In This Review

The Great Powers and Global Struggle, 1490-1990
The Great Powers and Global Struggle, 1490-1990
By Karen A. Rasler and William R. Thompson
University Press of Kentucky, 1994, 275 pp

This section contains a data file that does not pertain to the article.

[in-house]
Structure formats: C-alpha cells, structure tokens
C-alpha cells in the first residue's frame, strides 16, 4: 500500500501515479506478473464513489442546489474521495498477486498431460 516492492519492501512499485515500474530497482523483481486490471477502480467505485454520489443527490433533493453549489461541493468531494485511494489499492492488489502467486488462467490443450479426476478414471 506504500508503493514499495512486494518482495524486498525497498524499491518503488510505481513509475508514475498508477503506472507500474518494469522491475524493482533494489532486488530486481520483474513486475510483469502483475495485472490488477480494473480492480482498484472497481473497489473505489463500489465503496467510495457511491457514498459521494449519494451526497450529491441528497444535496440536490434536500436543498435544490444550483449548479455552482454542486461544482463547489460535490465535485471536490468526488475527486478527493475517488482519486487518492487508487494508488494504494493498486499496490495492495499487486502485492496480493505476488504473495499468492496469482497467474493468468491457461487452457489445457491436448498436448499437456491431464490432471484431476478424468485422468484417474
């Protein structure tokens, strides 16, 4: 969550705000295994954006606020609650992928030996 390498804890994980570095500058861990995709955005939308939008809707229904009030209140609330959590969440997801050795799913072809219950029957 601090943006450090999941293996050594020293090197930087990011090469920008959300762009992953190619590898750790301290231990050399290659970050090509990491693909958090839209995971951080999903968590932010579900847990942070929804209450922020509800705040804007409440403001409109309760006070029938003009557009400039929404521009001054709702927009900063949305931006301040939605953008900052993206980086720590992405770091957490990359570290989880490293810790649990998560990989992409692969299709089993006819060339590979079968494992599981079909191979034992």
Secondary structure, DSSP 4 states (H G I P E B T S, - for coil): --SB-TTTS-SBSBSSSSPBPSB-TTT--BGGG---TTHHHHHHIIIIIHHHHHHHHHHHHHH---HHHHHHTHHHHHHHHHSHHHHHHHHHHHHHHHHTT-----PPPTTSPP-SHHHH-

This book seeks to explain the periodic rise and fall of hegemonic powers, including Portugal, the Netherlands, Britain, and the United States. The book surveys the existing literature on the subject of long cycles in international relations, from Arab historian Ibn Khaldun to Russian economist Nikolai D. Kondratev to Paul M. Kennedy, and compares their hypotheses with a substantial amount of empirical data. The authors' conclusions for the historical cases are broadly structural: states rise because of some innovation on their part and decline because that innovation diffuses to new challengers. Many long-wave theories, however, are built around factors like naval power or accidents of European geography that seem hardly relevant in an age of information-dependent global economic integration.